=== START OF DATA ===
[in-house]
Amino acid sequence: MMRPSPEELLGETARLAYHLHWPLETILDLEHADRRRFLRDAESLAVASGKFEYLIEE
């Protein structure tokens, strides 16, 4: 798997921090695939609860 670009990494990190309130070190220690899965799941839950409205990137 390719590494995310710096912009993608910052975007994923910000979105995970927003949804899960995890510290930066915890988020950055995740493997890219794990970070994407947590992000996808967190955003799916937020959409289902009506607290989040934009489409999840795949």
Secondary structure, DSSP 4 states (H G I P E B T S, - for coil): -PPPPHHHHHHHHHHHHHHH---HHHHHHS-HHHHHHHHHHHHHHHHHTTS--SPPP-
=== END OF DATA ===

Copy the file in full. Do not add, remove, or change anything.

[in-house]
Amino acid sequence: MMRPSPEELLGETARLAYHLHWPLETILDLEHADRRRFLRDAESLAVASGKFEYLIEE
């Protein structure tokens, strides 16, 4: 798997921090695939609860 670009990494990190309130070190220690899965799941839950409205990137 390719590494995310710096912009993608910052975007994923910000979105995970927003949804899960995890510290930066915890988020950055995740493997890219794990970070994407947590992000996808967190955003799916937020959409289902009506607290989040934009489409999840795949």
Secondary structure, DSSP 4 states (H G I P E B T S, - for coil): -PPPPHHHHHHHHHHHHHHH---HHHHHHS-HHHHHHHHHHHHHHHHHTTS--SPPP-